by Major L. Angell

Master Warrant Officer Roch Lanteigne, born and raised in Caraquet, N.B., is a member of the North Shore NB Regiment and one of 14 Canadian soldiers in Dȩba, Poland supporting a multinational army training event, 5-16 November, 2017.

With 42 years of service as an infanteer – much of it as a paratrooper – and deployments across five contingents, MWO Lanteigne has a wealth of knowledge and experience to share, and he is putting it to good use as a mentor in Exercise Maple Arch 2017.

Exercise Maple Arch is an eleven-day computer-based simulation event conducted annually with Canada, Lithuania, Poland and Ukraine. Participating nations train headquarters staff in commanding and controlling troops in simulated realistic scenarios, such as peace support operations, humanitarian assistance, and crisis response. Canadians mentors, predominately from 5th Canadian Division, are providing direct support to the Ukrainian 1-80 Airborne Assault Battalion.

Master Warrant Officer Roch Lanteigne, North Shore NB Regiment, poses with two Ukrainian paratroopers, Second-Lieutenant Olena Slobodyanyuk, 95th Airborne Brigade; and Lieutenant Maryna Kyrychenko, 80th Airborne Assault Brigade during Exercise MAPLE ARCH 2017 in Nowa Dȩba, Poland. Photo: Leading-Seaman Louis-Philippe Dubé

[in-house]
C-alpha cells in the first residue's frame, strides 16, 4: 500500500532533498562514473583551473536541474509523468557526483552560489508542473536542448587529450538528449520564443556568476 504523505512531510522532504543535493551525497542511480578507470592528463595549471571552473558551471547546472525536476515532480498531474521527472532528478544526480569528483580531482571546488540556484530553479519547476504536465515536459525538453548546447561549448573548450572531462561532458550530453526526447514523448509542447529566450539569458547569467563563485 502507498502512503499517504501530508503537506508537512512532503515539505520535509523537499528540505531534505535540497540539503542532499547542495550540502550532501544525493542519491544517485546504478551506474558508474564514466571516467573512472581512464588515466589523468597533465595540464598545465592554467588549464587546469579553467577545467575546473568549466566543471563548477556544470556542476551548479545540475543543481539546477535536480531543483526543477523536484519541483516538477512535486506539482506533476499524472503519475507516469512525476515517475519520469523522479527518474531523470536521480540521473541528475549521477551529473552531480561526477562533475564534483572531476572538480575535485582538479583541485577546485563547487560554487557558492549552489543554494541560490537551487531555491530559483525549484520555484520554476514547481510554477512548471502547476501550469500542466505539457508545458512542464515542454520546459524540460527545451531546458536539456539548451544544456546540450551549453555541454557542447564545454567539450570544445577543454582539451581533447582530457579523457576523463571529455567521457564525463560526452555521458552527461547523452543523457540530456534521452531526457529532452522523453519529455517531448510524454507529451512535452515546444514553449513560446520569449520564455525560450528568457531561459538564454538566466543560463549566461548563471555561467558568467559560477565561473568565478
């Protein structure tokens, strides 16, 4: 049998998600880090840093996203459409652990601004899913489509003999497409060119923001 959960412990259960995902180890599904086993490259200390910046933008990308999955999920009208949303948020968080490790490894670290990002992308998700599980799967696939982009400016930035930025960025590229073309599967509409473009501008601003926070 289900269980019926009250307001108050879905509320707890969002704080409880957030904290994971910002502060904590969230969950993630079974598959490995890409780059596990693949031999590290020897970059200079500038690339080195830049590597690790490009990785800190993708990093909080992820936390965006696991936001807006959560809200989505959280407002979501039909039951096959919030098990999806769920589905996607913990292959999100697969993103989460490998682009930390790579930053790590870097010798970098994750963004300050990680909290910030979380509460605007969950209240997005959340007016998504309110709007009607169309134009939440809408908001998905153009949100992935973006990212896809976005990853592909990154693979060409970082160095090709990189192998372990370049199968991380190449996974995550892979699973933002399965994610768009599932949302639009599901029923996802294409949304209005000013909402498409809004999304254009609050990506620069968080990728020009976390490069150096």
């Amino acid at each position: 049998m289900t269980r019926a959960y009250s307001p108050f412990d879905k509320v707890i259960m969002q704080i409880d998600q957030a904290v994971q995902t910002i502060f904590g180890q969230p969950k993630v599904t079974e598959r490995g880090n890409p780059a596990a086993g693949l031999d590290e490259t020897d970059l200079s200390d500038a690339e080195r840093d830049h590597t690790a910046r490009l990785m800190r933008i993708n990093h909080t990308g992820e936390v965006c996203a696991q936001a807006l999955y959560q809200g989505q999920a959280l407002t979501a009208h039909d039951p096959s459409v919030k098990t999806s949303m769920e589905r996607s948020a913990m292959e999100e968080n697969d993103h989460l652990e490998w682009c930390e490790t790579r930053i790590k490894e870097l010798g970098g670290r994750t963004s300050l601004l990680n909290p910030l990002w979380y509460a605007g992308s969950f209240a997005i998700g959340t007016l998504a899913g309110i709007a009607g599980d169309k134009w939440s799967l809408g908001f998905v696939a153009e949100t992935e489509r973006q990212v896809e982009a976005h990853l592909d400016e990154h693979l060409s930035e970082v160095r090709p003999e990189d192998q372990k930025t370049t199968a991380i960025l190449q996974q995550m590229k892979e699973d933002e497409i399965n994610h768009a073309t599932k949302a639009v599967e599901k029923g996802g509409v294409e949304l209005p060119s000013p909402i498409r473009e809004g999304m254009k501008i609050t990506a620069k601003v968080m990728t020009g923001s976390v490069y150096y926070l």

“This is my third Maple Arch and what I notice most is the change in technology we use. The computer training is highly sophisticated, which means we can simulate many situations that requires the training audience to have to analyze and find solutions,” said MWO Lanteigne.

Exercise Maple Arch 2017 trains headquarters staff to employ the Military Decision Training Process, a step-by-step guide which ultimately leads to a decision by a commander on how best to accomplish his/her mission.

“What I’m noticing is a shift towards placing younger officers in key leadership positions. On this exercise we have Ukrainian company and battalion commanders that are in their early thirties in charge of hundreds of soldiers. It’s an incredible responsibility but they are well educated and up to the challenge,” stated MWO Lanteigne.Many of the Ukrainian soldiers who Canadians are advising have recently returned from Anti-Terrorist-Operations in Eastern Ukraine. “They are battle tested and have a wealth of experience. On this exercise there is a healthy exchange of knowledge and both Canadians and Ukrainians are learning from each other.”

A glimpse into the past
With more than four decades in uniform – 35 years as a Regular Force soldier with The Royal 22nd Regiment – and a Reservist with the North Shore NB Regiment since 2011, MWO Lanteigne’s life story could easily fill the pages of a book. As a Master Corporal he met Terry Fox in 1980 while Terry was passing through Petawawa, ON on his Marathon of Hope. Impressed by Terry’s relentless dedication to raise money to find a cure for cancer, MWO Lanteigne promised Terry that in his honour he would do a marathon in full military gear including a sixty-pound pack each year until he reached his fiftieth birthday. True to his word, MWO

Lanteigne ran no less than 25 marathons (sometime two a year) and helped to get his community behind the cause.